I always love a good mystery. That’s what I got in both of these movies. Director Ron Howard has directed two of the most ambitious movies of his entire career. Inferno, the latest Dan Brown adventure, is certainly no exception.

Harvard symbologist Robert Langdon (Tom Hanks) is back. This time, he wakes up in a hospital in Florence, Italy, with amnesia. He keeps seeing visions of hell, and later teams up with Dr. Sienna Brooks (Felicity Jones). They learn about billionaire Bertrand Zobrist (Ben Foster), his lecture on Earth’s overpopulation, and how his virus—based on Dante’s Inferno—will serve as his resolution. They begin to race against time through Europe to end the catastrophe while a security company—led by Harry Sims (Irrfan Khan, Life of Pi)—is after them.

Sadly, Inferno is the weakest of Robert Langdon adventures, but it’s nowhere near as bad as people make it out to be. It has several bumps in the road. While Hans Zimmer’s score keeps the suspense going, it does lack the powerful choir from the previous two films. It had a rough start with the choppy editing. Once the mystery comes into play, I became invested in what is going on. It’s hard to deny Tom Hanks’ presence as Langdon; he plays out as if he knows his studies. Like his performance in Sully, he’s the smartest man in the room.

Filmed on location in Florence, Venice and Istanbul, there are times in which Inferno feels like a travelogue than an actual film. Its love of history connecting with the mystery fascinates me. There is something in David Koepp’s screenplay that rubs me the wrong way (spoiling it would be truly unnecessary). Thanks to Ron Howard’s direction and the camerawork by Salvatore Totino, Inferno still has the thrills, twists and turns that made the two predecessors so enjoyable.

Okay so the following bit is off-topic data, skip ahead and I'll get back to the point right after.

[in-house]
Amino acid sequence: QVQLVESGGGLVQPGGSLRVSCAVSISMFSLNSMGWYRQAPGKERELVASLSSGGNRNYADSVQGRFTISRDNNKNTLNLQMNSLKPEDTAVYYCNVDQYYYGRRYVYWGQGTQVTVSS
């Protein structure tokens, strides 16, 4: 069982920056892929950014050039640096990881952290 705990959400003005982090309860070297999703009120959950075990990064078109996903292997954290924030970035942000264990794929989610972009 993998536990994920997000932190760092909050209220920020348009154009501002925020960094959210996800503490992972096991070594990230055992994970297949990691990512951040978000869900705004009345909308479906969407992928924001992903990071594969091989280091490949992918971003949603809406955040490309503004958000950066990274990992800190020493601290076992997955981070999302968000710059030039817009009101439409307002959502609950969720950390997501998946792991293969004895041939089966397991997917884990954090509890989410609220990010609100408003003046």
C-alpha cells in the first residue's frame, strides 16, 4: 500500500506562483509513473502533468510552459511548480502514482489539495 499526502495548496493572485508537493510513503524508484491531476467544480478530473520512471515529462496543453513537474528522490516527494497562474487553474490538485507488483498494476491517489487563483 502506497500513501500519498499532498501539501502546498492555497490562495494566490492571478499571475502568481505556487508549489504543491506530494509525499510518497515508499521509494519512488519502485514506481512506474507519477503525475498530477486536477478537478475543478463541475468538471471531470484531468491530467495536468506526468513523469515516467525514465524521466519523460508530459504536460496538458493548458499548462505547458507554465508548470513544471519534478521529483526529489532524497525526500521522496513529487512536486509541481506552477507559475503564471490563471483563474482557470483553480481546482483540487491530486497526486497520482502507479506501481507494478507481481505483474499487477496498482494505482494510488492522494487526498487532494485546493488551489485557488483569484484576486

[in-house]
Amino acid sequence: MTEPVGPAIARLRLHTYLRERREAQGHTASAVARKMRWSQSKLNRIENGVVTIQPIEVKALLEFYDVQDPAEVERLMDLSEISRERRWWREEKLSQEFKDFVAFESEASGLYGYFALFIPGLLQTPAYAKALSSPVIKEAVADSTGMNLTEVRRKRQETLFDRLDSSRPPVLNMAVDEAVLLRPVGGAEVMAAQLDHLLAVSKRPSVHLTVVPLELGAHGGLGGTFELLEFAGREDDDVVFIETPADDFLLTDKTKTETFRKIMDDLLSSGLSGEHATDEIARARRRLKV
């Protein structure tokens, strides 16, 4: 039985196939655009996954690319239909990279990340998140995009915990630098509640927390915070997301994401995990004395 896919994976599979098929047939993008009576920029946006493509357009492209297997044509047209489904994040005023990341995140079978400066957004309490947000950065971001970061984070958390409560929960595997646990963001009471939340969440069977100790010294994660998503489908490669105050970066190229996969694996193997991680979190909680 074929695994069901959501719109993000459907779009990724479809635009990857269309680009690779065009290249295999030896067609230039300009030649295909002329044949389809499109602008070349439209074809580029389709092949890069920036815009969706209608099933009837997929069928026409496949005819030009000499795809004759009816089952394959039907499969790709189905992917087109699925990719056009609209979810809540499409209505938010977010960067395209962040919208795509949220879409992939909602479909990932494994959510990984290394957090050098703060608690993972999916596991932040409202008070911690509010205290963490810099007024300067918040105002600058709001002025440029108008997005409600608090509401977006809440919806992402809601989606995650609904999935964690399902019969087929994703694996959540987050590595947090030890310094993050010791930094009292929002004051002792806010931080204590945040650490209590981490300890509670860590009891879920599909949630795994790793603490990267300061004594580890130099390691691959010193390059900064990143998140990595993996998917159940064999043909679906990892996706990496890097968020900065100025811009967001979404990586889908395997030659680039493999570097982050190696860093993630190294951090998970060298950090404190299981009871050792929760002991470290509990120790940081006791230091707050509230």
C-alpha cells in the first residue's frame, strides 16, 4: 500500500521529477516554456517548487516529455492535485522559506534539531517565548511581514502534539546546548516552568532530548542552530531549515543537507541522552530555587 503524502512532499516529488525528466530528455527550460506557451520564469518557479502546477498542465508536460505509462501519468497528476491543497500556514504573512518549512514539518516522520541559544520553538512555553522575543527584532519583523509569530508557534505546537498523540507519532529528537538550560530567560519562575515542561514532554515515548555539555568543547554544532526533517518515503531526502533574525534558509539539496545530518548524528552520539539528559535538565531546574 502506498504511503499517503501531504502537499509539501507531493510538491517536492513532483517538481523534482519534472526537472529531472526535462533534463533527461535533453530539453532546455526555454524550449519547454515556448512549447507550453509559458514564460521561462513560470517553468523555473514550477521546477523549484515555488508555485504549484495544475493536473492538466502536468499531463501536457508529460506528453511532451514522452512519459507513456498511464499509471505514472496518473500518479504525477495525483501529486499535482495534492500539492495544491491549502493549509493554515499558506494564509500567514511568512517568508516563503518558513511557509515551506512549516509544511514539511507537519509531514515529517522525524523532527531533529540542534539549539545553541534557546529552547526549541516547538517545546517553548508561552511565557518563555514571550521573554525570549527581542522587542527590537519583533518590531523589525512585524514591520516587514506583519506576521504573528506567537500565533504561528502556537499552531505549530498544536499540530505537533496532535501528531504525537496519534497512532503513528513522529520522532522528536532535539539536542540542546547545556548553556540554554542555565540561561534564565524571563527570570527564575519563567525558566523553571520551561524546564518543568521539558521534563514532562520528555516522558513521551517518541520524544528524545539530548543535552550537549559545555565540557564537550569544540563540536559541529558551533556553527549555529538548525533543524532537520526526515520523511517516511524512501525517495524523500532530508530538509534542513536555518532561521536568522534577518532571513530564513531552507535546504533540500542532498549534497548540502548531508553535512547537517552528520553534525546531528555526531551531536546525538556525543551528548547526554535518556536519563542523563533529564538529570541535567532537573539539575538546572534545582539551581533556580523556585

Movie Review: Mortdecai

Johnny Depp becomes mustachioed in "Mortdecai", the lost sequel to the "Pink Panther"

Johnny Depp becomes mustachioed in “Mortdecai”, the lost sequel to the “Pink Panther”

I appreciate Johnny Depp as an actor. From playing an innocent man who has scissors for hands to a pirate going on countless adventures, his quirky nature is always quite entertaining. However, he overplays these type of roles to the extent. Mortdecai, the latest collaboration of Depp and director David Koepp (Secret Window), is no exception. Depp plays Charlie Mortdecai, an aristocratic art dealer who embarks on a globetrotting mission to find a missing Goya painting. There are rumors of a code to a Nazi bank account. His man servant, Jock Strapp (Paul Bettany), comes along with him to get their hands on it before anyone else can (sound familiar?).

I cannot imagine another performance by Johnny Depp to be worse than Tonto in The Lone Ranger. Unfortunately, his performance as the title role tops it. You can tell how he’s really trying to get a laugh from the audience. The comedic timing feels off that it’s hard to get one. His jokes – notably about his mustache and having a gag reflex every time he kisses his wife Johanna (Gwyneth Paltrow) – fall flat and become repetitive. With a lazy screenplay, some boring action, and a massive waste of talent by a gifted cast consisting of Paltrow, Betanny, Ewan McGregor, Olivia Munn, and Jeff Goldblum, Mortdecai is a ginormous mess of a film. Even so, how can Jock stay alive from being severely injured many times? Easily a contender for one of the worst movies of the year and the decade.